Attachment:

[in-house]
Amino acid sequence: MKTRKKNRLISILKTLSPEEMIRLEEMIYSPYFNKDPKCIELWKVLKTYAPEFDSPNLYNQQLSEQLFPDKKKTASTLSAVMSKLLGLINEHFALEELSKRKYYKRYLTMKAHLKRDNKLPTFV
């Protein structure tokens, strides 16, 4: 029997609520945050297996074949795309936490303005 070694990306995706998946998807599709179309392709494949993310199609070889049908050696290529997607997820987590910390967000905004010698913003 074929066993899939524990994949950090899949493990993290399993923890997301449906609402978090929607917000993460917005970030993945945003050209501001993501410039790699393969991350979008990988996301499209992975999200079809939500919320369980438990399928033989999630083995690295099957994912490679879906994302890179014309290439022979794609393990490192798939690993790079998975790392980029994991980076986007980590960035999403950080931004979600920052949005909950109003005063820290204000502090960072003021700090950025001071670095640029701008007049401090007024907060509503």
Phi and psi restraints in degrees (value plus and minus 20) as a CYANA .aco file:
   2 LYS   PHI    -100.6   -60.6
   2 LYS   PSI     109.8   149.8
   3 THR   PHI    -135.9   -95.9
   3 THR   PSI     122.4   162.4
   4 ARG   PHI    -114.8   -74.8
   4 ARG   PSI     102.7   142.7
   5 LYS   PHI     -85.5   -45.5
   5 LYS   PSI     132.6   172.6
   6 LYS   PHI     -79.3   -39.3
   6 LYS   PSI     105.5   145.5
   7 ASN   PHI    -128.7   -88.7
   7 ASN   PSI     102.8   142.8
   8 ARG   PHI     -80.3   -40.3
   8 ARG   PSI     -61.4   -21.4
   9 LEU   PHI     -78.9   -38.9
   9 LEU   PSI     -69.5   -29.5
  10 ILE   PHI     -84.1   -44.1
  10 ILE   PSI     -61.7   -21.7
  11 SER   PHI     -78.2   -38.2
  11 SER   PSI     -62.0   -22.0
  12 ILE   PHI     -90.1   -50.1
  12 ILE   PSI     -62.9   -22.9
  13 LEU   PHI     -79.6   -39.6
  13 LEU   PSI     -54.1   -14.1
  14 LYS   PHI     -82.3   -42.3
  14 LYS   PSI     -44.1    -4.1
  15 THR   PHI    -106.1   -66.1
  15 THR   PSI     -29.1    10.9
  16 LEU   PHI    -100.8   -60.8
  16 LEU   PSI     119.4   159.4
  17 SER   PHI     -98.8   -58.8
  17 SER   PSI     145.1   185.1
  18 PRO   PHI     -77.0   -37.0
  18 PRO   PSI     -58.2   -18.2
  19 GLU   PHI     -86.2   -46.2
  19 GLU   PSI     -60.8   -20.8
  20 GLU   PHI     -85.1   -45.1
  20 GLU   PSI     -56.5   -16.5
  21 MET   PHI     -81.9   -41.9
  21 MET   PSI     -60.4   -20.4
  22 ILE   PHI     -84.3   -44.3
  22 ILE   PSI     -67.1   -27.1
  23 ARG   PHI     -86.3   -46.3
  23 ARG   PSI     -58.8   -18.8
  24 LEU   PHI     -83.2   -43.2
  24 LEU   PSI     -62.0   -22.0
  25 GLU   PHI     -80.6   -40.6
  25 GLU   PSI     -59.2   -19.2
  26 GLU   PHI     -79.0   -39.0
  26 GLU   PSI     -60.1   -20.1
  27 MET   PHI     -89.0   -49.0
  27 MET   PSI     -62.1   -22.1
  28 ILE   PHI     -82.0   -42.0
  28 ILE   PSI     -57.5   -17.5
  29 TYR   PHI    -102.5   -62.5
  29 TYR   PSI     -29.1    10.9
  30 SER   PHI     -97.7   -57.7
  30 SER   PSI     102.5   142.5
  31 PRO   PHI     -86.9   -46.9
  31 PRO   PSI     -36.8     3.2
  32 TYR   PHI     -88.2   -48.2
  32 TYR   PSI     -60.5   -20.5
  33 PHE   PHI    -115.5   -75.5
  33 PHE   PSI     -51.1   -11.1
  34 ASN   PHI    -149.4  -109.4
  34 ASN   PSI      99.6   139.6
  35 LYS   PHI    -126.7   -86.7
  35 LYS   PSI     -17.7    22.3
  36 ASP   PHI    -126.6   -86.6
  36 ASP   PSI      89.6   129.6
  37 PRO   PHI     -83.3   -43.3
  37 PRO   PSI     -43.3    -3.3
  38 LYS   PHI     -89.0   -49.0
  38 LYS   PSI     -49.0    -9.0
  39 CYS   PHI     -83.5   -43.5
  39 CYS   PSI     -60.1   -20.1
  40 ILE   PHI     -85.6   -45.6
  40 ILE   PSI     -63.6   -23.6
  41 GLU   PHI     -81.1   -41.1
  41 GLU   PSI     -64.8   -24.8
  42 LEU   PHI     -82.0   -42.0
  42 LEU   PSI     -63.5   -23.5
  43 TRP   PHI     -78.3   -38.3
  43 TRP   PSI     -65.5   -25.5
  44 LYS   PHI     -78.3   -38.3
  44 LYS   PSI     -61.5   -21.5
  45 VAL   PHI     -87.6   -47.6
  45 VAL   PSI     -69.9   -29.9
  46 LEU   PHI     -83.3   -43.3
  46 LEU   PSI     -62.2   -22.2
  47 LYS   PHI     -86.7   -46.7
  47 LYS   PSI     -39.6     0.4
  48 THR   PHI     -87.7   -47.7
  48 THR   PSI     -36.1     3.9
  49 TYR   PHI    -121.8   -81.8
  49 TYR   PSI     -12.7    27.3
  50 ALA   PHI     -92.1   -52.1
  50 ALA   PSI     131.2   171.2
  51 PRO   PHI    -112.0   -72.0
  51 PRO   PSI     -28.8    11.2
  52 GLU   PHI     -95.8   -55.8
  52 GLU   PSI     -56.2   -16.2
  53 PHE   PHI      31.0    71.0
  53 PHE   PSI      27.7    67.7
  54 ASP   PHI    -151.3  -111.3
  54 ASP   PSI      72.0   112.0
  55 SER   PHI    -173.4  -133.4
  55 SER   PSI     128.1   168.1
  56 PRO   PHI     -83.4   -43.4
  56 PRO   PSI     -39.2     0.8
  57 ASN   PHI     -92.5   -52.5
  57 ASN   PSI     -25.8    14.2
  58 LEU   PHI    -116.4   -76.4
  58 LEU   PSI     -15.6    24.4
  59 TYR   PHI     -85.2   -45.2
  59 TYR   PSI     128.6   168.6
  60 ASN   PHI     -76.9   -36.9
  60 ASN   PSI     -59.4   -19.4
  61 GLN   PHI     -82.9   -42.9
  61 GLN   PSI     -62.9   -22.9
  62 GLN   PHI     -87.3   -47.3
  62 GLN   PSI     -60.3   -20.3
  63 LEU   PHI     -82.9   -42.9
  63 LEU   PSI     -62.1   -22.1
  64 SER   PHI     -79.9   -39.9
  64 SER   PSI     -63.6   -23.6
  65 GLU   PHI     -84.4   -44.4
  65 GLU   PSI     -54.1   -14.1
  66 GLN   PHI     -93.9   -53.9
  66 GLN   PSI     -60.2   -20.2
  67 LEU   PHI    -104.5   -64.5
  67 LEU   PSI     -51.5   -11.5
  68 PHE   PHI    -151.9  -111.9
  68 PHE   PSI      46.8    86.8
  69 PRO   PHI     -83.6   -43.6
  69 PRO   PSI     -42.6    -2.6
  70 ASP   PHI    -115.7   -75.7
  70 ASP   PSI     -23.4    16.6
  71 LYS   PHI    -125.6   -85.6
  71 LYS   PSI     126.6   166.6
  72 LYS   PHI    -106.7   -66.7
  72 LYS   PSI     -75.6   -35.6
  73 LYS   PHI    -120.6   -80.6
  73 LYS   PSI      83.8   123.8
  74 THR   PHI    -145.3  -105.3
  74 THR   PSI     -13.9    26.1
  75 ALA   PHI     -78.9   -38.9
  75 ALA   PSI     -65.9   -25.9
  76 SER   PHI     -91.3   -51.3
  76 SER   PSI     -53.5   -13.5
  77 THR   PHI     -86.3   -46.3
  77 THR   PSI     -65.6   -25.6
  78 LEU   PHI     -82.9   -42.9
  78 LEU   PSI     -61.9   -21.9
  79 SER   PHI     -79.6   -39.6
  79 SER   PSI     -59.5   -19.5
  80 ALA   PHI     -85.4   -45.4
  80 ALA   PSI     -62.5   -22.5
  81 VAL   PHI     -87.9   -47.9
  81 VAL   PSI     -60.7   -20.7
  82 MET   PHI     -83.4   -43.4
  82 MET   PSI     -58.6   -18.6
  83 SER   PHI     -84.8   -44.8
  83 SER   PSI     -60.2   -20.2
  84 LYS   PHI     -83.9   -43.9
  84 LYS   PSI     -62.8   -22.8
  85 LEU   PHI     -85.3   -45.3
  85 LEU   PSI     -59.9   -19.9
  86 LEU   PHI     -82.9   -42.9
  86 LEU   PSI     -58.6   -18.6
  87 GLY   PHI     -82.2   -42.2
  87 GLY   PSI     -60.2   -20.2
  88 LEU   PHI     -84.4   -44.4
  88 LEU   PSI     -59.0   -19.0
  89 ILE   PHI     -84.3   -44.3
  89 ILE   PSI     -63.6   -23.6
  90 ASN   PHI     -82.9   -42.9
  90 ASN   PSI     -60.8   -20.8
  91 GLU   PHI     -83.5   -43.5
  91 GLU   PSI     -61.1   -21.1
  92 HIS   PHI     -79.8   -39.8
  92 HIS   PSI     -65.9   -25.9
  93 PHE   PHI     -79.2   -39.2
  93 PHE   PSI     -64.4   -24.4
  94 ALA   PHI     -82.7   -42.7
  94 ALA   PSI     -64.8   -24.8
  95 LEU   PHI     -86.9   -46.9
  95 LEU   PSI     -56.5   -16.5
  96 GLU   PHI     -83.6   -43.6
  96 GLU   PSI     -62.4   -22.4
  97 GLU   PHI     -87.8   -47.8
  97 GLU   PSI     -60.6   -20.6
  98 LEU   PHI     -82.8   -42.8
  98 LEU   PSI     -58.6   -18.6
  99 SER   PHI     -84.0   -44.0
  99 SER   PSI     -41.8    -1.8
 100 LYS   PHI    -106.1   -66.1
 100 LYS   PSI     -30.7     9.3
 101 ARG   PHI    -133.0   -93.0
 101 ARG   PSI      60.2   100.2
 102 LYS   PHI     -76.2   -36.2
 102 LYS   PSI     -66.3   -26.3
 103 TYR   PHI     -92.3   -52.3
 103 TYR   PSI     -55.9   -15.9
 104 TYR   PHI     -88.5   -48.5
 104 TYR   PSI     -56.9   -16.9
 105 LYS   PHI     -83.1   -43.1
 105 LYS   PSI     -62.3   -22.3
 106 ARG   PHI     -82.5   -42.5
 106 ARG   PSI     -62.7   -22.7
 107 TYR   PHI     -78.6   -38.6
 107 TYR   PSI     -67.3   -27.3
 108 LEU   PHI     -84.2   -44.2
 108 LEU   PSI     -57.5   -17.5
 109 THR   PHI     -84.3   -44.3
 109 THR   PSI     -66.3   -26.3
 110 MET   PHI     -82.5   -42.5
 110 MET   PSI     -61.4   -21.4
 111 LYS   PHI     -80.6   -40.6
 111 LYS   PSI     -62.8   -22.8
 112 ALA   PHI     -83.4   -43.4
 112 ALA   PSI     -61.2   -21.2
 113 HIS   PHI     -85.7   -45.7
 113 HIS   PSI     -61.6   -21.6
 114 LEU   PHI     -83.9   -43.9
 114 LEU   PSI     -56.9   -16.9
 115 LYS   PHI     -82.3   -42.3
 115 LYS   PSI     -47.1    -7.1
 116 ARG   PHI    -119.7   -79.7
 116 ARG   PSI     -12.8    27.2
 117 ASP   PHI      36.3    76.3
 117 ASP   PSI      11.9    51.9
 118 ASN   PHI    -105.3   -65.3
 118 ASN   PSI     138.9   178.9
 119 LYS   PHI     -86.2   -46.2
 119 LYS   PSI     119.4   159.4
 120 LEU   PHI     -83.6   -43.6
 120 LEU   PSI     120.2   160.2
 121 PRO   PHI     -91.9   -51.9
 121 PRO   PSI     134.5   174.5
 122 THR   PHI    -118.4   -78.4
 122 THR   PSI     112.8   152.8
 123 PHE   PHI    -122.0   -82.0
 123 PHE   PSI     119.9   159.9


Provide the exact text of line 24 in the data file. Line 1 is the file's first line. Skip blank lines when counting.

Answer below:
  11 SER   PSI     -62.0   -22.0